Mostly, Christie loves the flavor and “robust, colors, productivity, variety that is available!  Let’s take tomatoes, there are thousands upon thousands of varieties of heirloom/open-pollinated varieties.  The colors range from red, green, brown, purple, pink, striped, speckled, yellow, orange.  And they come in sizes from cherry to 4+ pounders!  I absolutely love the selection.”

The Hansen’s love growing heirlooms and abstain from chemicals and pesticides, by default they must love bugs. Hansen Farms bees are busy; their preying mantises prey and ladybugs aren’t that lady-like with aphids.

Hansen Family Farms is a new grower at the Buckman Market: Be sure to welcome them when the Market formerly known as Eastbank begins its season on May 6th. Until then you can visit them online at hansenfamilyfarm.com.

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The Market’s EverGreen initiative, a goal to reduce the Market’s landfill waste by 90% over the next 3 years gets its official launch tomorrow at 11:30. Mayor Sam Adams will ceremoniously recycle a container (its like the first pitch; but for Earth Day) and then talk about the glamorous world of recycling and waste reduction. The Market’s EverGreen coordinator, Ryan McLaughlin’s (more here), Earth Day wish-list is pretty short: Slow down to make sure your recycling is being sorted properly and ask questions as they arise. EverGreen also needs volunteers, if you have ever wanted to get up early on a weekend and recycle your heart out, now is your green moment, email ryan@portlandfarmersmarket.org for more info.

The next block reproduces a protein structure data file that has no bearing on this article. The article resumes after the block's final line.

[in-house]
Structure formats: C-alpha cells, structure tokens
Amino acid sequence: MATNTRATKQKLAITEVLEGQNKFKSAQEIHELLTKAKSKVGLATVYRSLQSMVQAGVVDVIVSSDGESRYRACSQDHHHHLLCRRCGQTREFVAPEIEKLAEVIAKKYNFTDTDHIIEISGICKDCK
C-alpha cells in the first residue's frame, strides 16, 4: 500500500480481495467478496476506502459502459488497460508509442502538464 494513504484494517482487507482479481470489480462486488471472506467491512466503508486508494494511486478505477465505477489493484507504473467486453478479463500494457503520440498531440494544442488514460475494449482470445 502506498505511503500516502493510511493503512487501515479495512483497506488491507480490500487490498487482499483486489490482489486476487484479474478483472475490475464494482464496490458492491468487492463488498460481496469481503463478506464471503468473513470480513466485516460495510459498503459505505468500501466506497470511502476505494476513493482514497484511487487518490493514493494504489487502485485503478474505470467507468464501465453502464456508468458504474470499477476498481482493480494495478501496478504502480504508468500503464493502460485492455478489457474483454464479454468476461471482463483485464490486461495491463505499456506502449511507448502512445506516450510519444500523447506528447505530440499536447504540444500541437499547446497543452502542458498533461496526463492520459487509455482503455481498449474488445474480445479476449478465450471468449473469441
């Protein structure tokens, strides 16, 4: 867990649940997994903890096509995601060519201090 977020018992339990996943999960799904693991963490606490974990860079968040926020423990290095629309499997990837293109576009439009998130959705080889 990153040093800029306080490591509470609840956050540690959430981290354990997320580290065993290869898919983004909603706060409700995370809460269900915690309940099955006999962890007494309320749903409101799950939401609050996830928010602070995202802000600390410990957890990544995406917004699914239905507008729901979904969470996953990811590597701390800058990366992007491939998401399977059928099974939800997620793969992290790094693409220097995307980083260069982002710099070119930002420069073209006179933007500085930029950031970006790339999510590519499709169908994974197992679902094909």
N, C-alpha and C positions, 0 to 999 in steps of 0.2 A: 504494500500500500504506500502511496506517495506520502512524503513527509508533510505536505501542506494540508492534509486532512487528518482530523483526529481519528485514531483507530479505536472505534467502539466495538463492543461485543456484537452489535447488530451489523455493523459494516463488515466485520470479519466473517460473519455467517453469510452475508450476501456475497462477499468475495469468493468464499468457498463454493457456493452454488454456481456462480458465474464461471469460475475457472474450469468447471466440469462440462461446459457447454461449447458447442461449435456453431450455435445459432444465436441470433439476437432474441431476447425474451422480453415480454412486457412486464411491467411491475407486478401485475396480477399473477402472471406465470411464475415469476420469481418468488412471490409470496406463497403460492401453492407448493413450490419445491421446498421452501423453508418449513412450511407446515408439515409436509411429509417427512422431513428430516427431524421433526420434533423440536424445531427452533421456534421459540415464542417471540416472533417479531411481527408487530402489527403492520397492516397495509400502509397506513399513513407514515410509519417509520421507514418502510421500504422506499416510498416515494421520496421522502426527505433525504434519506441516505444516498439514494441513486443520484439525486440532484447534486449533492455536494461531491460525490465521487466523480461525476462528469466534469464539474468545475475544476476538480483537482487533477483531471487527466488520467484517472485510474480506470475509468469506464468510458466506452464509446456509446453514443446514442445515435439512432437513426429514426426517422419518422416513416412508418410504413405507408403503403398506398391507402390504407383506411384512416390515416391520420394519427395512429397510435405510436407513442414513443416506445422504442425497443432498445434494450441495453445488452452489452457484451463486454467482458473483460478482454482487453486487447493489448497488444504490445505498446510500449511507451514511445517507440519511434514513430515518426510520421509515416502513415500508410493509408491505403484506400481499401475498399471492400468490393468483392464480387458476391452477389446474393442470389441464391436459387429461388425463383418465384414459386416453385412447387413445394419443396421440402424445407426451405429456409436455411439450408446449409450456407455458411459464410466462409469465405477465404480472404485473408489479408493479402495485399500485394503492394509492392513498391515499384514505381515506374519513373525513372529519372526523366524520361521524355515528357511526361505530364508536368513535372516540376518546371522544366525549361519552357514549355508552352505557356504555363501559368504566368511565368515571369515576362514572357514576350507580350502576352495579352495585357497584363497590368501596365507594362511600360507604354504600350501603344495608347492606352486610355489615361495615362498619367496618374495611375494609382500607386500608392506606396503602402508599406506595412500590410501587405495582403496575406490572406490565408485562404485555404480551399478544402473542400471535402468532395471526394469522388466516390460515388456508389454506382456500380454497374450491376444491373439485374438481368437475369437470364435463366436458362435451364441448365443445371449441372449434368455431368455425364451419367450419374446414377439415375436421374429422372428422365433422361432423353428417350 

Market-goers, looking for a green way to hold your greens? Country Financial, a proud Market sponsor, is helping reduce the Market’s waste and the reliance on plastic bags by distributing reusable tote bags (My Country tote bag is green, boldly declares it loves farmers markets and has hauled close to an estimated 55 pounds of Raab away from PSU). Stop by the Country booth for your own bag and test your knowledge of recycling for fun and prizes.

Cracked Pots, an organization that uses art to encourage people to creatively look at trash, will be demonstrating uses for repurposed materials. For gardening pots, this week the Potting station is hosted by Metro Master Gardener – providing, research-based education about horticulture and household pests – Stop by for advice or visit the potting shed give your garden start a new home in a portable container – soil and fertilizer provided by Whitney Farms and Portland Nursery.

The Market welcomes the visiting culinarians from IACP to the Market. Also culinarily –  this Friday the Leftbank Annex is where local bounty and culinary artistry come together to create an exceptional family-style meal to benefit The Culinary Trust. More info here. Earlier this week Black Sheep Bakery, maker of righteously good food asked Market fans to provide a name for their vegan sausage, red pepper biscuit. You can read about Black Sheep here or you can visit them in the SE corner of the Market’s new block.

Earth Day is all about activity, next week will be all about the food – the Market kicks off at 8:30 Saturday morning.

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Reduce, Recycle, Ryan McLaughlin

Photo by Allison Jones

Ryan McLaughlin came to Portland from North Carolina in search of adventure. Heading Portland Farmers Market’s waste reduction and redirection campaign, Ryan has managed to elevate a concern for the environment into action. The program named EverGreen by Market fans through a Facebook contest, is funded by the City of Portland, specifically the Mayor’s office, and aims through waste reduction, composting and recycling to reduce the amount of waste the Market sends to the landfill by 90% over the next 3 years.